Book cover image for: Tension Between Culture and Human Rights

The Tension Between Culture and Human Rights: Emancipatory Social Work and Afrocentricity in a Global World


Edited by Vishanthie Sewpaul, Linda Kreitzer, and Tanusha Raniga

$34.99 CAD / $39.99 USD (S)

392 pages, 4 illustrators

6 x 9 inches

978-1-77385-182-2 (Paperback)

978-1-77385-184-6 (Institutional PDF)

978-1-77385-185-3 (ePub)

978-1-77385-186-0 (mobi)

Africa: Missing Voices

May 2021

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About the Book

A critical interrogation of the relationship between cultural practices and human rights in Africa rooted in Afrocentricity and emancipatory social work.

Cultural practices have the potential to cause human suffering. The Tension Between Culture and Human Rights critically interrogates the relationship between culture and human rights across Africa and offers strategies for pedagogy and practice that social workers and educators may use.

Drawing on Afrocentricity and emancipatory social work as antidotes to colonial power and dehumanization, this collection challenges cultural practices that violate human rights, and the dichotomous and taken-for-granted assumptions in the cultural representations between the West and the Rest of the world. Engaging critically with cultural traditions while affirming Indigenous knowledge and practices, it is unafraid to deal frankly with uncomfortable truths. Each chapter explores a specific aspect of African cultural norms and practices and their impacts on human rights and human dignity, paying special attention to the intersections of politics, economics, race, class, gender, and cultural expression.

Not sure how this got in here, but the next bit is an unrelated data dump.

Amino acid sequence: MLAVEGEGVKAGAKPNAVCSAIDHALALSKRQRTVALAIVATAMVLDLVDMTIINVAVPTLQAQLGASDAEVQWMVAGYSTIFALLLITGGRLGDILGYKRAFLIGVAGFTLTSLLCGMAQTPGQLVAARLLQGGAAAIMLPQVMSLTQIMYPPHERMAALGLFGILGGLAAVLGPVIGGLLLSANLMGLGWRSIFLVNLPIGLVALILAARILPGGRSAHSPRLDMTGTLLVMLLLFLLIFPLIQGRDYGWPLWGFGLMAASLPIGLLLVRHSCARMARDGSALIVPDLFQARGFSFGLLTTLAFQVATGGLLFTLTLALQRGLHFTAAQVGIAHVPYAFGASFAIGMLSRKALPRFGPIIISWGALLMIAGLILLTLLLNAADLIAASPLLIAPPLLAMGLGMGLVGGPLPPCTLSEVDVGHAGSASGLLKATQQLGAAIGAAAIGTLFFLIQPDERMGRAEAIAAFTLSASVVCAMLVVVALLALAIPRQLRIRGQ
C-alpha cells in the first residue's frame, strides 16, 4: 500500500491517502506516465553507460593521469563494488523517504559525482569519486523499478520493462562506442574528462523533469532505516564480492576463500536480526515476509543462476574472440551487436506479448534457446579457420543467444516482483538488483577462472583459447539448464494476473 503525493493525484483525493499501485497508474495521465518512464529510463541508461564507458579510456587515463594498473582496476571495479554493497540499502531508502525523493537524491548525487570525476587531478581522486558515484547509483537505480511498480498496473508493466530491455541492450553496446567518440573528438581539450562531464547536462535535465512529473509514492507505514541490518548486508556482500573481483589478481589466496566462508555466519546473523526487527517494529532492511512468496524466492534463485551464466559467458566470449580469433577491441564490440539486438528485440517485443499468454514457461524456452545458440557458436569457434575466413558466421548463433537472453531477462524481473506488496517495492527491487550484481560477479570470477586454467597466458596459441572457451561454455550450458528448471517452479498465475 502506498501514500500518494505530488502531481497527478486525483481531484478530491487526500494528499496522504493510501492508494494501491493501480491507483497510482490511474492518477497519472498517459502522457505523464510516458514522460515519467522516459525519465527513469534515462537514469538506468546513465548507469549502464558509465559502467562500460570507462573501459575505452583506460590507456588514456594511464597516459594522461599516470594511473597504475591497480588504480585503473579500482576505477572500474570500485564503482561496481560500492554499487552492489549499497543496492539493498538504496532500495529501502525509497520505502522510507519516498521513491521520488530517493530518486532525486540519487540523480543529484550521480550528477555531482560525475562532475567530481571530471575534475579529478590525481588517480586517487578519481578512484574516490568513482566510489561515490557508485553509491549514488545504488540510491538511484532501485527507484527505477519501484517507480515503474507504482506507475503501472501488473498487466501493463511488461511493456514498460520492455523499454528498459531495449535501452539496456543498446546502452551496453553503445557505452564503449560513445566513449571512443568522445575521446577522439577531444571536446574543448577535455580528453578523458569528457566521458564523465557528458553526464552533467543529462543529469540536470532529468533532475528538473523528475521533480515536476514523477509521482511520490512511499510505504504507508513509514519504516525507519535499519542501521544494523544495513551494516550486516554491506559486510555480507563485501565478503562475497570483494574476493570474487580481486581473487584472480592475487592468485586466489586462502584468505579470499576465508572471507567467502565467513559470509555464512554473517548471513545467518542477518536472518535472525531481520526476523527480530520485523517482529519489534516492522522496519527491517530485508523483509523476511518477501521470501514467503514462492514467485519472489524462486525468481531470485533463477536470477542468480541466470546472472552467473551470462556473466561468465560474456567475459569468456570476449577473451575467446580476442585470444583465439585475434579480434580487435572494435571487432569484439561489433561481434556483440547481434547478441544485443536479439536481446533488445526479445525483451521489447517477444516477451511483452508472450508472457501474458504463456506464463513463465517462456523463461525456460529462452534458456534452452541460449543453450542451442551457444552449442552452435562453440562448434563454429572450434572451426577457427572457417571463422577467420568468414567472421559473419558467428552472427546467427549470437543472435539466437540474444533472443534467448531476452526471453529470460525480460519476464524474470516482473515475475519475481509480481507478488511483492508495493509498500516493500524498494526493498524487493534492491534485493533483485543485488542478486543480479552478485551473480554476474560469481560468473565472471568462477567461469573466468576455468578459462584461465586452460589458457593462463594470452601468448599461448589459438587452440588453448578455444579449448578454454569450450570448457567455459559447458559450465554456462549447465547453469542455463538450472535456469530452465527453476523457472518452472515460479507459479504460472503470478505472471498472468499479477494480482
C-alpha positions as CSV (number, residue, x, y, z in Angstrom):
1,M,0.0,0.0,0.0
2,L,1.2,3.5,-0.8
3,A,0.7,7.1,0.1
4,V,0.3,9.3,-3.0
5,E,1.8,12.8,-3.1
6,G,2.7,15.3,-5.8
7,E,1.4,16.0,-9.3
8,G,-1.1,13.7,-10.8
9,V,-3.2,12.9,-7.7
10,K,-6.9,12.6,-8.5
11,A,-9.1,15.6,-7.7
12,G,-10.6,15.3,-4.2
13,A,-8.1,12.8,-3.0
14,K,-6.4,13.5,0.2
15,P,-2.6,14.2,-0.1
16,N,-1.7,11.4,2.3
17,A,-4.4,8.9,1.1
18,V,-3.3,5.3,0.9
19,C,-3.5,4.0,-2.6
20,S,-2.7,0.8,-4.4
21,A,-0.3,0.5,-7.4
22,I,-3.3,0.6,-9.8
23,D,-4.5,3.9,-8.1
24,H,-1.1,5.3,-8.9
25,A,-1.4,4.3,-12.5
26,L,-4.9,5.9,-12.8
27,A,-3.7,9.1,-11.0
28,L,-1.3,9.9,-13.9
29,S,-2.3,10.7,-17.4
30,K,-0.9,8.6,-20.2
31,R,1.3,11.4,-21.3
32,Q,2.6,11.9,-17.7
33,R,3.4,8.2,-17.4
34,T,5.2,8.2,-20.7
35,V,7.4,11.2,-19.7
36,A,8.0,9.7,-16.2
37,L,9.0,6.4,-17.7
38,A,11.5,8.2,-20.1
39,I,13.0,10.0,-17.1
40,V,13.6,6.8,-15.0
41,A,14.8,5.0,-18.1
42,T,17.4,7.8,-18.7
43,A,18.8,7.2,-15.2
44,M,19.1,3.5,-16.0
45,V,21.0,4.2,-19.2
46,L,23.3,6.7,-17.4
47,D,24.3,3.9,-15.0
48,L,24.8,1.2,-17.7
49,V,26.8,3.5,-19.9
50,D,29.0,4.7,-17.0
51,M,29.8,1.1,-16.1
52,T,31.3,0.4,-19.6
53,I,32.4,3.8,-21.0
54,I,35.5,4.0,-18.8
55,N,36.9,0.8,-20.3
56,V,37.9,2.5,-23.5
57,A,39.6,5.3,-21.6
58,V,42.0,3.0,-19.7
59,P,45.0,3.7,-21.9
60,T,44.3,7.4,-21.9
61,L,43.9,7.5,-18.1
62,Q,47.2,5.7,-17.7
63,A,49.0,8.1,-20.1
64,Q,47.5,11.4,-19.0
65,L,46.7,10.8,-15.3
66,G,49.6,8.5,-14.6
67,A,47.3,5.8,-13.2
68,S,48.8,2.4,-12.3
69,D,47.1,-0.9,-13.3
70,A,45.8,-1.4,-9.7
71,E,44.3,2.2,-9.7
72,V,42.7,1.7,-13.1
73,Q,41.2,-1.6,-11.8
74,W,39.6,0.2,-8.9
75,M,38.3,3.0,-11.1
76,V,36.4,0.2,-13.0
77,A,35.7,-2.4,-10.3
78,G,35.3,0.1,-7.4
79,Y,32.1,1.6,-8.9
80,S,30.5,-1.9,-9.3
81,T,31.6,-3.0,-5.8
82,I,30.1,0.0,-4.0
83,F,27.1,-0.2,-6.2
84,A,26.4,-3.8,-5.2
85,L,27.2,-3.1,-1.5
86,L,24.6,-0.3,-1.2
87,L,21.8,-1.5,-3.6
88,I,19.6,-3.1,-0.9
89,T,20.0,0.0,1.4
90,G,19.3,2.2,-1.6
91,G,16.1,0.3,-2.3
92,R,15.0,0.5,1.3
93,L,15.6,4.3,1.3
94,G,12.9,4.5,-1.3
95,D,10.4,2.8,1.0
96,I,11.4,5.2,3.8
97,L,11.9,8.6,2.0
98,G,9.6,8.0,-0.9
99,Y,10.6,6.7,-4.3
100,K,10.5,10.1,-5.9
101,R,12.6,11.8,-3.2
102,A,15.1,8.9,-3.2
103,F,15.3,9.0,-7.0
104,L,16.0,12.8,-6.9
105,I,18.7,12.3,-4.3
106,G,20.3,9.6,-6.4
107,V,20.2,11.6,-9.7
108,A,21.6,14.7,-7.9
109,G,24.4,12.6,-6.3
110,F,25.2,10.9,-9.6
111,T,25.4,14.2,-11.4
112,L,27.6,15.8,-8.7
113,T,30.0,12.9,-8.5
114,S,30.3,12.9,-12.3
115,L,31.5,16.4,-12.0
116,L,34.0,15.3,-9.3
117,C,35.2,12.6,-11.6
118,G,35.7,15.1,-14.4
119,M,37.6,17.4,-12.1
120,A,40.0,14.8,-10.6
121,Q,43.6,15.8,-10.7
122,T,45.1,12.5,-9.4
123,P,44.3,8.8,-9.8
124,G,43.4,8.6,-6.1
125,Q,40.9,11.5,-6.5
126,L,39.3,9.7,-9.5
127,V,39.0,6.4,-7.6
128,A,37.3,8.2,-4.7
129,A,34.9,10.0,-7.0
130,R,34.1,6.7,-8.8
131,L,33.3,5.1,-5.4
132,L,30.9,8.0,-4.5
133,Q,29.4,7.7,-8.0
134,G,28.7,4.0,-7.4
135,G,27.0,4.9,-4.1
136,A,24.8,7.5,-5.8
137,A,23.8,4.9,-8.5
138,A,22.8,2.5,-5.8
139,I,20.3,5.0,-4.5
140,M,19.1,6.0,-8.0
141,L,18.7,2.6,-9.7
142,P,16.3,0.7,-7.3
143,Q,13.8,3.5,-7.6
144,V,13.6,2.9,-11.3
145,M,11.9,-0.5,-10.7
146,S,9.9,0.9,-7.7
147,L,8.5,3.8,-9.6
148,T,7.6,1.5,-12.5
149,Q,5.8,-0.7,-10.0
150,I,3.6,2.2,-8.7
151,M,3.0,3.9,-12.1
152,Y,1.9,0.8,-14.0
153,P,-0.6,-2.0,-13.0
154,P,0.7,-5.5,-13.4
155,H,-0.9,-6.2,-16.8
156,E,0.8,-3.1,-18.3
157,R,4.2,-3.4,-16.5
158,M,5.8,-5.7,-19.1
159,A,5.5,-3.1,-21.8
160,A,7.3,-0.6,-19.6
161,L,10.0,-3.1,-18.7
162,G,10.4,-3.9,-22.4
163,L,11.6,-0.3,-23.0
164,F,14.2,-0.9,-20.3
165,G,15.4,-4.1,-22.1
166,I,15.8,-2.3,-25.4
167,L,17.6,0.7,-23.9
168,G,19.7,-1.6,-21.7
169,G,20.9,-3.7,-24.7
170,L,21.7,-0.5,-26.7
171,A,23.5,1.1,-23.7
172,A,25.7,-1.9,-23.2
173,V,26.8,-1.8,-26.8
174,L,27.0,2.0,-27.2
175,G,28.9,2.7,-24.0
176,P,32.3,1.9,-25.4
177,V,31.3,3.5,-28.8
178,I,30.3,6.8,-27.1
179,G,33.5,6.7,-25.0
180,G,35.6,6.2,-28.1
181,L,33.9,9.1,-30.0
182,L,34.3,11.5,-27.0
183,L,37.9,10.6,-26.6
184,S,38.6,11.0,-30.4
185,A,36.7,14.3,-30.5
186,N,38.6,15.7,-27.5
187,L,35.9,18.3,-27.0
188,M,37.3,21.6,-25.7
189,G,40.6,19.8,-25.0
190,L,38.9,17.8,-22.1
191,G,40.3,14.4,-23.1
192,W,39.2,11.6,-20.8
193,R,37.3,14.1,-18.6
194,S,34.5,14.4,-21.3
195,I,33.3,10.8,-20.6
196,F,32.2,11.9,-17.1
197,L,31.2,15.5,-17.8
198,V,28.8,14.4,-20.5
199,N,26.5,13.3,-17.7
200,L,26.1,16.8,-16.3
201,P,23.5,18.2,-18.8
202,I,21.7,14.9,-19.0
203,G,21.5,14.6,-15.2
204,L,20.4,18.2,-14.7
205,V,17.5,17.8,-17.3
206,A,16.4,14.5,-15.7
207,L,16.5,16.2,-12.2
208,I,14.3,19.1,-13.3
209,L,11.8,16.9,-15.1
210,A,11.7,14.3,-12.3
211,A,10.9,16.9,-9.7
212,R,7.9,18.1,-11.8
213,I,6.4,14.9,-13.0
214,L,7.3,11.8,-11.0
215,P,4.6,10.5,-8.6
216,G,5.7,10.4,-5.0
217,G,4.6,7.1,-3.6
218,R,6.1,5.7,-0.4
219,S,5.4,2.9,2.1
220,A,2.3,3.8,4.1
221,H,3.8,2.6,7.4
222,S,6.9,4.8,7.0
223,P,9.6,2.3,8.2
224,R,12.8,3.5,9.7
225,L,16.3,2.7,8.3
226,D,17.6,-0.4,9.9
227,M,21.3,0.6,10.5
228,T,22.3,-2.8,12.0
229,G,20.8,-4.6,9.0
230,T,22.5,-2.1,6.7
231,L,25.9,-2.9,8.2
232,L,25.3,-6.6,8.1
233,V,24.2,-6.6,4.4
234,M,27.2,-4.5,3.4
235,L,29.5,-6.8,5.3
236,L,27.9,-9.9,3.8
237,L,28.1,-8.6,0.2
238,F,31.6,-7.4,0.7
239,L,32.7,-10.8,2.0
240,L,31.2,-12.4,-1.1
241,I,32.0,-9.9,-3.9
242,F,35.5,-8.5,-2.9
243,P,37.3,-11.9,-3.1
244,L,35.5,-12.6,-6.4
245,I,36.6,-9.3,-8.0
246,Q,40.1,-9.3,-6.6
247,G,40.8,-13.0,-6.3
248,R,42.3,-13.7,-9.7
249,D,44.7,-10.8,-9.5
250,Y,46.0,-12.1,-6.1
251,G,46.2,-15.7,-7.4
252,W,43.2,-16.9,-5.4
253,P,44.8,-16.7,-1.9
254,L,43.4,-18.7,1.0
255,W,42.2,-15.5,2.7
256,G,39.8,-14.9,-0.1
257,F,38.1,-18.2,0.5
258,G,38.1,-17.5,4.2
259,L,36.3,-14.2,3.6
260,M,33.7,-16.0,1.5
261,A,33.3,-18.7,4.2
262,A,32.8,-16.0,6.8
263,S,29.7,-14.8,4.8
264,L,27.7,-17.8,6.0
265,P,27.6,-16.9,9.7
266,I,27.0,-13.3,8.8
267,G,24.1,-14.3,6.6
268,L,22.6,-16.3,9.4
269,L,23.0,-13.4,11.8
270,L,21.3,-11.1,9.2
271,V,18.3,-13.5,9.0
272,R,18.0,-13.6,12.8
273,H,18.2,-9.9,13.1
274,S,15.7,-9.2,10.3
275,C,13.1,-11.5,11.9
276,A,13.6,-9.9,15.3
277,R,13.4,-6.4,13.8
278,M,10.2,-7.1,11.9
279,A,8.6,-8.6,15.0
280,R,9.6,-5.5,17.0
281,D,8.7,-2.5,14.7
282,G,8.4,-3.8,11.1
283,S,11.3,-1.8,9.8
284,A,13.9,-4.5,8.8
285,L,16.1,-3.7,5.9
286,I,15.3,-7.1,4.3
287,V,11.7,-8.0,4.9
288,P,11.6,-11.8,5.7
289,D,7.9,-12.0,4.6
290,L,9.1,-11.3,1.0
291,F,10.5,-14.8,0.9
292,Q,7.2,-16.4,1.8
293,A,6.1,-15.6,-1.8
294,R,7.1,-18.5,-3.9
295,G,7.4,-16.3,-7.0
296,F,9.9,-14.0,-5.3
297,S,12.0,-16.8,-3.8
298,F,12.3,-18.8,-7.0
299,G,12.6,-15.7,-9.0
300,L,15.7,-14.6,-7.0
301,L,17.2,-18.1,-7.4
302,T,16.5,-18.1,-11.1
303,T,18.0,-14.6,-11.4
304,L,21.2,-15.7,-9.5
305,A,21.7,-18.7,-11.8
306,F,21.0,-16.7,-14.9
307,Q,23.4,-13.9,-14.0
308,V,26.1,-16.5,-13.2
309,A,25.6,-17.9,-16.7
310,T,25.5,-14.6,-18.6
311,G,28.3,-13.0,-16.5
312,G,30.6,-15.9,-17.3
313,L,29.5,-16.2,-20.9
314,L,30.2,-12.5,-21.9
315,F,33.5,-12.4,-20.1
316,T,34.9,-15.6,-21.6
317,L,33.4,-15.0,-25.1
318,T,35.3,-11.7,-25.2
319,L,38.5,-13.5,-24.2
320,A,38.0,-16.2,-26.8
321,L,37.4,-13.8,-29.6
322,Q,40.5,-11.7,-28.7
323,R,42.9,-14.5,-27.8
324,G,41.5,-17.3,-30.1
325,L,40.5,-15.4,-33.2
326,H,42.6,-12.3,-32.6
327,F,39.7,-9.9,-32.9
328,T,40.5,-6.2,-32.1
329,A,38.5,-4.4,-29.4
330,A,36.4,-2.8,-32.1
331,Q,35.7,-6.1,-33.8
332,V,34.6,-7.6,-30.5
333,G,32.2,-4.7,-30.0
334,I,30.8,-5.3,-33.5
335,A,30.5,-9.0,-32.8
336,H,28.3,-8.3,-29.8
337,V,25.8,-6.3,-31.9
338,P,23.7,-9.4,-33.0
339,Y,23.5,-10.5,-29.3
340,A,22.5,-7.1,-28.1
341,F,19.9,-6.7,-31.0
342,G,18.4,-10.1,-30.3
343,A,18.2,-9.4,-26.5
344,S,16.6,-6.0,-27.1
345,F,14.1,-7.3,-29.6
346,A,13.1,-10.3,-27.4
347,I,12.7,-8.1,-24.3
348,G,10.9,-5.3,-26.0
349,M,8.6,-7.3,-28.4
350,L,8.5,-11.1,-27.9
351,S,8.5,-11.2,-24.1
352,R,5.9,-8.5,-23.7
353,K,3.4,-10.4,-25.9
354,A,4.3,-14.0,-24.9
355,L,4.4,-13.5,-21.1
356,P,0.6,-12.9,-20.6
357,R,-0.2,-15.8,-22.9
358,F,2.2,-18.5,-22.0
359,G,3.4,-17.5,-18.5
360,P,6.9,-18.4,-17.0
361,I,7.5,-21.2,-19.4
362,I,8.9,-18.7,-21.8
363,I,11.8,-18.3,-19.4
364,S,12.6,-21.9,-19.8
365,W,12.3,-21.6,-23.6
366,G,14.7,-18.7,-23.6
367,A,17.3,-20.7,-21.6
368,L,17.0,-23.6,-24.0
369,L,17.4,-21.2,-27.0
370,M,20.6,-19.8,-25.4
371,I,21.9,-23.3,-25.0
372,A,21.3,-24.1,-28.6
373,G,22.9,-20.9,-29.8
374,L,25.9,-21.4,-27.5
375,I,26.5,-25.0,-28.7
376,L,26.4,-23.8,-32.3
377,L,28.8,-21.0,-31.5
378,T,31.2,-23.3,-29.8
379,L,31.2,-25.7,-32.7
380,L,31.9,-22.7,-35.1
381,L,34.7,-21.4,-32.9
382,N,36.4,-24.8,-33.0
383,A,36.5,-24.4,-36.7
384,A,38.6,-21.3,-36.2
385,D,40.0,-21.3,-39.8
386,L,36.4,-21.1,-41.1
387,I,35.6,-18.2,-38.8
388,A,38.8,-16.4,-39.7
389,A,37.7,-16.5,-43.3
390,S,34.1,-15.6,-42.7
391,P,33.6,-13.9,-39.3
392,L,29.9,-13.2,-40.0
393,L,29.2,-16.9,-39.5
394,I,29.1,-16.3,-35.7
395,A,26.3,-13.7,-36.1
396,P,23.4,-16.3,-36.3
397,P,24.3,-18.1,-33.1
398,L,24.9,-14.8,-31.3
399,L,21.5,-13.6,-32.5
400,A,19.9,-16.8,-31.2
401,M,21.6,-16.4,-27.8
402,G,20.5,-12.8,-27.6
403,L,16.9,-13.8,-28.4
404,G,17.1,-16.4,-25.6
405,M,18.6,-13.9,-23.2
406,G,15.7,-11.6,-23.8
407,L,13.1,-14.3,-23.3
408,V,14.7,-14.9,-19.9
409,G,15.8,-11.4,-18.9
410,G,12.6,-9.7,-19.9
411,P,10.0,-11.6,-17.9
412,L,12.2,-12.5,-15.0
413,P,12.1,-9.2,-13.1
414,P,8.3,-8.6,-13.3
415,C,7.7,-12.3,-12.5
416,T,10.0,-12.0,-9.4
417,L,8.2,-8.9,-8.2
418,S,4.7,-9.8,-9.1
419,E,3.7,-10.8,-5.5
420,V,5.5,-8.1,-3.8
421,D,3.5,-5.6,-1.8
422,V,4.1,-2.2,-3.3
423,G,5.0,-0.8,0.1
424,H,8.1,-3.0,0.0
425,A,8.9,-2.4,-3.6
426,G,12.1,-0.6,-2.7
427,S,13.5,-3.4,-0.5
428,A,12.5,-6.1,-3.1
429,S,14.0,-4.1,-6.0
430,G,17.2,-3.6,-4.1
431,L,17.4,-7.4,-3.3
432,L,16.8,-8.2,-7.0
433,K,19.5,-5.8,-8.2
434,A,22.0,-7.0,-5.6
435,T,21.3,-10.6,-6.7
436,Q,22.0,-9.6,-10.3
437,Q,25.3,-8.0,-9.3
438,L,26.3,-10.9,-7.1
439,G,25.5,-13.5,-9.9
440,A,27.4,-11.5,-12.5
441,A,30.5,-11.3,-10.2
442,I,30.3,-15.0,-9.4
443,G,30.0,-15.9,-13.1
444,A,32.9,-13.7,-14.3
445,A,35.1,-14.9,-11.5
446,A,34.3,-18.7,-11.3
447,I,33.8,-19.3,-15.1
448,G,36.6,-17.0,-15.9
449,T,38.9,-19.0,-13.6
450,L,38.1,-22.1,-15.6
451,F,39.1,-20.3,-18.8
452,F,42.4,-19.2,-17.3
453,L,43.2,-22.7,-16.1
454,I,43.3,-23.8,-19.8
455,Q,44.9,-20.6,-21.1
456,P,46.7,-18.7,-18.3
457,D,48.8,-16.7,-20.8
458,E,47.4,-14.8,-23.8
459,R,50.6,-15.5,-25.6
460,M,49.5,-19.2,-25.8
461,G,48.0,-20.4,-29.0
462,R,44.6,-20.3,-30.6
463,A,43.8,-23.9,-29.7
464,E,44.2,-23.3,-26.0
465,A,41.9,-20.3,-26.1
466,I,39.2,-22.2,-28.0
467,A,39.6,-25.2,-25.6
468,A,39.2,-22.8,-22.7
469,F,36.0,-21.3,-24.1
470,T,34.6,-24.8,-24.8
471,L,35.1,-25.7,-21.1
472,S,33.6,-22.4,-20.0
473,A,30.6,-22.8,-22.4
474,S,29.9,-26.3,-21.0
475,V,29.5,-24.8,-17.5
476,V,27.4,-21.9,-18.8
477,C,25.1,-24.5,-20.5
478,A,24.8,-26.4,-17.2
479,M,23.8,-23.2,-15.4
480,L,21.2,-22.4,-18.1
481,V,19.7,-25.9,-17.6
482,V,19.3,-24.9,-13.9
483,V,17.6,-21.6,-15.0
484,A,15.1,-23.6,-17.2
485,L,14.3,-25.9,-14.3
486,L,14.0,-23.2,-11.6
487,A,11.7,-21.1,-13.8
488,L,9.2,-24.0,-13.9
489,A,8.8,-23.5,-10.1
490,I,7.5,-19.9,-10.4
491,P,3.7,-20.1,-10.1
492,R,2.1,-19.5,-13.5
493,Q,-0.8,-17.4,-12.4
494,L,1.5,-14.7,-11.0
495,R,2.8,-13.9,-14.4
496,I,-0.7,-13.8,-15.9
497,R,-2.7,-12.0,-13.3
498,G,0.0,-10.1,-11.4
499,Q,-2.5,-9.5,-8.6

Going beyond analysis, this collection offers a range of practical approaches to understanding and intervention rooted in emancipatory social work. It offers a pathway to develop critical reflexivity and to reframe epistemologies for education and practice. This is essential reading not only for students and practitioners of social work, but for anyone seeking a deeper understanding of African cultures and practices.

About the Editors

Vishanthie Sewpaul is emeritus professor at the University of KwaZulu Natal, South Africa, and professor at the University of Stavanger, Norway. She has occupied leadership positions at national, regional and global levels, and received numerous awards, including a Distinguished Women in Social Sciences and Humanities award in South Africa.

Linda Kreitzer is professor in the Faculty of Social Work, University of Calgary. She has taught social work in Ghana and Canada and is the recipient of the University of Calgary Peak Scholar Award. She is the author of Social Work in Africa and co-author of Sherpa in My Backpack.

Tanusha Raniga is professor at the University of Johannesburg, South Africa where she teaches social work and community development. She is a recipient of the National Association of South African Education Institutions Young Up and Coming Award and the University of KwaZulu-Natal Award for Outstanding Contribution to the School of Applied Human Sciences in the College of Humanities.

With contributions by: Ziblim Abukari, Alice Boateng, Paul Bukuluki, Julia Drolet, Mel Gray, Ronald Luwangula, Abel Blessing Matsika, Manquoba Victor Mdamba, Manyaradzi Muchacha, Jacob Mugumbate, Ronald Muckeye, Juliana Naumo, Tatenda Nhapi, Aloysious Nnyombi, Poloko N. Ntshwarang, Agusta Olaore, Israel B. Olaore, Shahana Rasool, Bonitumelo Seepamore, Yania Seid Meikye Seid-Ali, Cynthia Akorfa Sottie, and Eunice Tumwebaze